Tell us about your educational background?

After arriving in the U.S., we lived in Brooklyn and I attended the parish school, St. Francis Xavier, starting in the fifth grade, without knowing English. I was admitted as a class auditor, with the stipulation that I would stay in the fifth grade the following year, once I had achieved some command of the English language. However, miraculously and to my amazement, I was moved to the sixth grade the following September! I finished grammar school at the top of my class, with a 98+ average, and a good command of the English language.

My high school experience was different. I attended Bishop McDonnell Memorial for two years, and at the end of sophomore year went to Salamanca, Spain, when my aunt needed to join her two children who were now completing the medical education that they had begun in Cuba. During that year I did not receive formal education, but studied French and Spanish literature and the Classics with a Spanish tutor. After we returned from Spain, I was ready to begin my junior year, one year behind my previous classmates. However, I was once again surprised and was able to skip the third year of high school and graduate with my class. I applied to Princeton University, and was admitted in the first year of co-education at Princeton. After graduation, I went to medical school at NYU, where my husband and I met, and then continued my medical training at Mount Sinai Hospital and Medical Center, Boston University Medical Center and Harvard Medical School.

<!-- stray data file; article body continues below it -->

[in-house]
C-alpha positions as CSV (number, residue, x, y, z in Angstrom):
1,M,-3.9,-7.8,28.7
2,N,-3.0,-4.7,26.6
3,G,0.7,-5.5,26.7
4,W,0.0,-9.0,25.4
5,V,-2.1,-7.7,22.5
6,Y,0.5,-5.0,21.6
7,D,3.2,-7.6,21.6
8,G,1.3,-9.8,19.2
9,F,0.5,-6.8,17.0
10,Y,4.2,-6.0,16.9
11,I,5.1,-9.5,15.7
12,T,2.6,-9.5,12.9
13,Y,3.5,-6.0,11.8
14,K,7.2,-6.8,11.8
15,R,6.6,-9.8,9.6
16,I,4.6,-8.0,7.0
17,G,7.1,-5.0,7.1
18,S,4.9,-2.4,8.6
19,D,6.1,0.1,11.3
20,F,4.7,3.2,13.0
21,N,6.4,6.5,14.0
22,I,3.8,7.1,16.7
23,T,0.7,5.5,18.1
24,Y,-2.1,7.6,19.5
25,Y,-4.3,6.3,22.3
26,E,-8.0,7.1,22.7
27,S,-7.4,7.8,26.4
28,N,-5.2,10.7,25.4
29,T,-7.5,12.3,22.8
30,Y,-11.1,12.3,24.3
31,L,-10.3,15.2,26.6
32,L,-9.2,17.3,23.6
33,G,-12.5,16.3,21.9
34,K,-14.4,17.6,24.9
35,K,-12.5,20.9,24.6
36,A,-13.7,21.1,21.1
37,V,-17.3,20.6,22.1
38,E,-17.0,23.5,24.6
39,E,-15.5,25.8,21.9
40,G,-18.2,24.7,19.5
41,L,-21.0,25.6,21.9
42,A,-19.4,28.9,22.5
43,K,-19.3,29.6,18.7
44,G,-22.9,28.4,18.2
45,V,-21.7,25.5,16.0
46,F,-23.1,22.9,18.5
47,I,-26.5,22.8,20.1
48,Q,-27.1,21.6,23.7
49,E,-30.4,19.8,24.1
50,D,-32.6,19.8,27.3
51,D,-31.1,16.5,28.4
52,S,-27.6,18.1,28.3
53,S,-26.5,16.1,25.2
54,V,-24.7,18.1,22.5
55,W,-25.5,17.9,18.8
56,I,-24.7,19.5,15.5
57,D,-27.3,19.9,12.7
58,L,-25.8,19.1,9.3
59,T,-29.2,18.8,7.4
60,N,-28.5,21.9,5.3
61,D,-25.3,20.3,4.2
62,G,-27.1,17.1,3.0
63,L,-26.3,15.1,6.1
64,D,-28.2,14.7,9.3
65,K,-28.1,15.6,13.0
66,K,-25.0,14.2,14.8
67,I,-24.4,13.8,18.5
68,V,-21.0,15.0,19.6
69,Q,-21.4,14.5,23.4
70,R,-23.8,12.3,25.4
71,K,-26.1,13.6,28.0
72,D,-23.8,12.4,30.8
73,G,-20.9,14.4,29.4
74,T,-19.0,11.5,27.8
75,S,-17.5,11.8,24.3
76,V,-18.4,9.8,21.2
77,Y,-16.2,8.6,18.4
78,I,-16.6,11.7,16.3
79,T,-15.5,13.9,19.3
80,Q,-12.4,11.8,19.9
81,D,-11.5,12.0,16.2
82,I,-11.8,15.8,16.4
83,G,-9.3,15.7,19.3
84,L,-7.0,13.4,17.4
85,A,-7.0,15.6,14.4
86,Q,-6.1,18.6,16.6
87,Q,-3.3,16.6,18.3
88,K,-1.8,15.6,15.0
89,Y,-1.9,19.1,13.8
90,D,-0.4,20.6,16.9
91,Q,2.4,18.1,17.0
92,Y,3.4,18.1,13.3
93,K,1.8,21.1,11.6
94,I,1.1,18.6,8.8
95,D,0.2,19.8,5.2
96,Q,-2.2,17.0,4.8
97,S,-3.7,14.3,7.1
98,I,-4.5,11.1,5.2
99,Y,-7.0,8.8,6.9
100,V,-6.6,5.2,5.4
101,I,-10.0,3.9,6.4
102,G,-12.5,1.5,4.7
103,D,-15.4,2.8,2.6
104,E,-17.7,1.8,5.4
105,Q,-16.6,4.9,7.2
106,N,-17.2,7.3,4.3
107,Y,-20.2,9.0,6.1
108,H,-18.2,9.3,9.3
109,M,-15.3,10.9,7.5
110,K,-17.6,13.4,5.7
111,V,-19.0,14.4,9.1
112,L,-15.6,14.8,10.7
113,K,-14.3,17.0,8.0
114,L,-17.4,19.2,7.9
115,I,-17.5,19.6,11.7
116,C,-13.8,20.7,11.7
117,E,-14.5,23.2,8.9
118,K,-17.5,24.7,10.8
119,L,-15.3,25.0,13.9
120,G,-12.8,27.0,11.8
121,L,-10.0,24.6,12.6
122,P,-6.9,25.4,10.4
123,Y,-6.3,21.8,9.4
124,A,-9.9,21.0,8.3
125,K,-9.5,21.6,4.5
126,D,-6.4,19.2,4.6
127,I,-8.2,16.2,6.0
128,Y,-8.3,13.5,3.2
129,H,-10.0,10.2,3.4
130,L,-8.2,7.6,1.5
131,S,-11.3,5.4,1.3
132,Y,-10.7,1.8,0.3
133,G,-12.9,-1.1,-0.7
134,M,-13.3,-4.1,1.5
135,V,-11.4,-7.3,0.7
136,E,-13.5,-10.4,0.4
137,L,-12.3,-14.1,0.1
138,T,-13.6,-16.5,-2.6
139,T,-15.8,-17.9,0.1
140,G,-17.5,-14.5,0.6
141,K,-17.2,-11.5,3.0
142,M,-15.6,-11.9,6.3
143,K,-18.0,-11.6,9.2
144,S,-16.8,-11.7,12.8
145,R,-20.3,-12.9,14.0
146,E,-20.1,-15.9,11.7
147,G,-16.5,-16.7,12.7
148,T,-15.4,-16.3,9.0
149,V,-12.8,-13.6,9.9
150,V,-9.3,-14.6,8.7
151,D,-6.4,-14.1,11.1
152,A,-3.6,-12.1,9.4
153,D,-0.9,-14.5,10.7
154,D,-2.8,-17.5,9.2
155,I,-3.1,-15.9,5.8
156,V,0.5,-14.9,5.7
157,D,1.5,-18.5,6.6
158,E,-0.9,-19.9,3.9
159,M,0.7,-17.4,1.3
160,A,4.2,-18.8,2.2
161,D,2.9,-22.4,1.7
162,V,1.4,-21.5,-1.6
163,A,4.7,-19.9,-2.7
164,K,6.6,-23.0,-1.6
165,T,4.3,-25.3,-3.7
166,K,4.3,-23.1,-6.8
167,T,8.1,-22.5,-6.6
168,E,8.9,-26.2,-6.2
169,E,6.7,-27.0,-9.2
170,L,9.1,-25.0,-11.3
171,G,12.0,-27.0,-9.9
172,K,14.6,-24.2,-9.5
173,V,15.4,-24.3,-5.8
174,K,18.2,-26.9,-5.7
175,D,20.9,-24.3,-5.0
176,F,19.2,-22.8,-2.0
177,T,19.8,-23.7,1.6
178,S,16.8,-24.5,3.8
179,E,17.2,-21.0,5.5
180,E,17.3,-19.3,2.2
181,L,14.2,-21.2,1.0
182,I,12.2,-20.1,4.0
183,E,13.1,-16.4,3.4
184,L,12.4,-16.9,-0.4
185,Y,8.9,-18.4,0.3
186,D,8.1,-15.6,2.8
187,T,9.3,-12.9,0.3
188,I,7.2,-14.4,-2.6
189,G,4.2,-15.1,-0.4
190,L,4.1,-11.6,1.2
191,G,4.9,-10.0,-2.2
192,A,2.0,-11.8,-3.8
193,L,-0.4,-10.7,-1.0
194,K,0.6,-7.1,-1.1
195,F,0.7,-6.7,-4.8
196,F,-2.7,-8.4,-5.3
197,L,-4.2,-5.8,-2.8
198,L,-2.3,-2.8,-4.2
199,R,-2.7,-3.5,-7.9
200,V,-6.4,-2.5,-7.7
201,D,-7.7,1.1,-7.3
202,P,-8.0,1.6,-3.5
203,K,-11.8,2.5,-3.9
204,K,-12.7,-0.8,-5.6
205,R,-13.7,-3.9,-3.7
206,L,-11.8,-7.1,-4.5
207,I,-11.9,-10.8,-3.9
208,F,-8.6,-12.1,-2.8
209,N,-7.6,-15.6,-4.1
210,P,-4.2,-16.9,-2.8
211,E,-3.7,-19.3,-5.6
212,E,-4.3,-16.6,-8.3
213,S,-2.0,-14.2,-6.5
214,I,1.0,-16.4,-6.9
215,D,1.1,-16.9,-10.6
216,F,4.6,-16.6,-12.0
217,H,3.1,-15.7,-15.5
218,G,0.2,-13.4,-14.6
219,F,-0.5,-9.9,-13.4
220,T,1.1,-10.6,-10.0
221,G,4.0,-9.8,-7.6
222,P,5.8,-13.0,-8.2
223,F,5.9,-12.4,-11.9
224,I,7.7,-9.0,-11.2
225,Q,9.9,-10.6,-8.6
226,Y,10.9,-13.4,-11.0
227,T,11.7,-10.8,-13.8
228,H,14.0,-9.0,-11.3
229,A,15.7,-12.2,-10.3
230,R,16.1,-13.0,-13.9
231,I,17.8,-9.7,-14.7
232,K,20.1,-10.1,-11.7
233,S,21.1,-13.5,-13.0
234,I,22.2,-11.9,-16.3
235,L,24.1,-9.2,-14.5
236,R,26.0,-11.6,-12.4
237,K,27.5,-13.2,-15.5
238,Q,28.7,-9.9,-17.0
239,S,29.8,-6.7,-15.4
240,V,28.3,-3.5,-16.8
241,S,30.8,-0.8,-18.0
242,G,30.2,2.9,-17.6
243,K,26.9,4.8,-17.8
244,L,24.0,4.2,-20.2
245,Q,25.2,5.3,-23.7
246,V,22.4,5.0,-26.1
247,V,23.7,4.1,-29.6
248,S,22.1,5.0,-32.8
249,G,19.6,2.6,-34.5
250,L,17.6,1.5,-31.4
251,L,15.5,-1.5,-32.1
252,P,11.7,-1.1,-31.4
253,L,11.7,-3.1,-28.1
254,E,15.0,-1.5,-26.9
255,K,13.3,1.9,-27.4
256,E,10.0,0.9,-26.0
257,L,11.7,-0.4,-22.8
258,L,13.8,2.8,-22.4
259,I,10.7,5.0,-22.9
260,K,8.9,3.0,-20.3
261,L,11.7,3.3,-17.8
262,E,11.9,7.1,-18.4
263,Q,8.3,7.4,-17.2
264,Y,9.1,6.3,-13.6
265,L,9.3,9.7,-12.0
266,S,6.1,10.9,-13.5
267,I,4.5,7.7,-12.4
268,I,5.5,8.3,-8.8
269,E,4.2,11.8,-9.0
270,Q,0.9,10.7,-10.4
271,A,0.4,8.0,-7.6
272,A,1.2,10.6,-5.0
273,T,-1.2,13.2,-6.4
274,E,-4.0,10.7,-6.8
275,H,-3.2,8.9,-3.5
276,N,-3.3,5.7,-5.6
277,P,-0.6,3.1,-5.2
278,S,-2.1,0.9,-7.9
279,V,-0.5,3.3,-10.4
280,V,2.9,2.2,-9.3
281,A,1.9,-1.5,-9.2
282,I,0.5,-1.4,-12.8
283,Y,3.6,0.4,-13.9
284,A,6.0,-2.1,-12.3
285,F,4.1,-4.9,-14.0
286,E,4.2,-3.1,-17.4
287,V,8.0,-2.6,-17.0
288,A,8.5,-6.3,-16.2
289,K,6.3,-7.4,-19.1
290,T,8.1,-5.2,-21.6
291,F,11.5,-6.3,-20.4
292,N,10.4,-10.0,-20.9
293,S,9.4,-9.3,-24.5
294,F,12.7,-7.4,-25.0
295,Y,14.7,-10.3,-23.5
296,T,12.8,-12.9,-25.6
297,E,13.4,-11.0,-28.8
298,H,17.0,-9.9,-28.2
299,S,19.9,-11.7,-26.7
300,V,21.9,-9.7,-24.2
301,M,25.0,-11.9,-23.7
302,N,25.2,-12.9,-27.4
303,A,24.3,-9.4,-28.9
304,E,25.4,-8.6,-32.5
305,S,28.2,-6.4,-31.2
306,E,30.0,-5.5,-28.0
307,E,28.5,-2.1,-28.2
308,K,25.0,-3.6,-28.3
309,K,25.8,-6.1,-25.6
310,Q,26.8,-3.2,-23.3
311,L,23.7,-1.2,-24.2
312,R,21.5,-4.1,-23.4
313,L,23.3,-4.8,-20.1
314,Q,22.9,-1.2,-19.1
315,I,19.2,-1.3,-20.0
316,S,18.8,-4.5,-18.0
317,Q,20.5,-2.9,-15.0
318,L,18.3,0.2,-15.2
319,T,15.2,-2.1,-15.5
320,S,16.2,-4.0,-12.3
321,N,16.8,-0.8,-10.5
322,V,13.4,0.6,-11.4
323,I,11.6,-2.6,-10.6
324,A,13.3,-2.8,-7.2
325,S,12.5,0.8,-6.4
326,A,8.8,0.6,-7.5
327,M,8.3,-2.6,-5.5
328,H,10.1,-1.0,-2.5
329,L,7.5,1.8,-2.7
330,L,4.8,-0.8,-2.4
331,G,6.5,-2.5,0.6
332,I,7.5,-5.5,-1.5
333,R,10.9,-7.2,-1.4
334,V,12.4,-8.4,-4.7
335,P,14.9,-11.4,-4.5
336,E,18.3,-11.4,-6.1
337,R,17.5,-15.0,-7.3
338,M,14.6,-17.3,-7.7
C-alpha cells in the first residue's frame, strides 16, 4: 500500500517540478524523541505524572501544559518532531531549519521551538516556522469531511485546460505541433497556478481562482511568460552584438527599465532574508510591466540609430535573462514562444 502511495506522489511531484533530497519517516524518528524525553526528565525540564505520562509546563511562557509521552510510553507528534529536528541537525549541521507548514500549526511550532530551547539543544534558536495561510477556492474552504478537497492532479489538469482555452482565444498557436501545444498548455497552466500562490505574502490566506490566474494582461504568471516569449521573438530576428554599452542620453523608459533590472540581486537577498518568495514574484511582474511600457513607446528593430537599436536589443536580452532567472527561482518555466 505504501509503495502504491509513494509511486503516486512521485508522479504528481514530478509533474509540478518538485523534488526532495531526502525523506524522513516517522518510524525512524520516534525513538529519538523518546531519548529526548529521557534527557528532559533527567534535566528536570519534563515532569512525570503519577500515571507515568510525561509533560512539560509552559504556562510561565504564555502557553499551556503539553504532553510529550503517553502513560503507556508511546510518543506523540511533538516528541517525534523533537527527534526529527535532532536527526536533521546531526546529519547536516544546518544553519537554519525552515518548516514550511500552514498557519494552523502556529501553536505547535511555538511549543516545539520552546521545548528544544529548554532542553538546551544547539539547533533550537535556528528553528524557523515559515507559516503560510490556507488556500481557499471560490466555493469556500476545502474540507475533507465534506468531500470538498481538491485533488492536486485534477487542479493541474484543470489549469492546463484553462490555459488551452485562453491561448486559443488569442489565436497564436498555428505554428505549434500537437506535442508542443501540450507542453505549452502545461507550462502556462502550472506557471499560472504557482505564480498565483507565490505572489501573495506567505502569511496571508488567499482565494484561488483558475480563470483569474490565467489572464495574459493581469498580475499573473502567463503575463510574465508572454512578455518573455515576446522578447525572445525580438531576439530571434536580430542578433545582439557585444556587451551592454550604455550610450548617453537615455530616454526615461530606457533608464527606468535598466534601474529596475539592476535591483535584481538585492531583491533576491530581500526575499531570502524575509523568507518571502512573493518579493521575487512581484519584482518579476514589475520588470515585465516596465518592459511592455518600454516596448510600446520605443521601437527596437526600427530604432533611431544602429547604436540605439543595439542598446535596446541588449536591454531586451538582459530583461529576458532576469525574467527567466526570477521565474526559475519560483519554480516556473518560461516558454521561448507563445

Who most influenced your career path?

I had a teacher who became a mentor to me during high school and truly influenced my life and my career. There were several physicians in my family, and although I had aspired to follow in their footsteps and become a doctor since early childhood in Cuba, as a poor immigrant with no financial resources, my highest aspiration in high school was to obtain a scholarship to a local college and be employable at graduation. This teacher widened my horizons, encouraged me to attain my dreams, and let me know that becoming a physician was not beyond my reach. It was with her guidance and counsel that I was able to skip my third year of high school and at her suggestion and with her support that I applied to Princeton University. 

When did you first become interested in a career in pediatrics and radiology?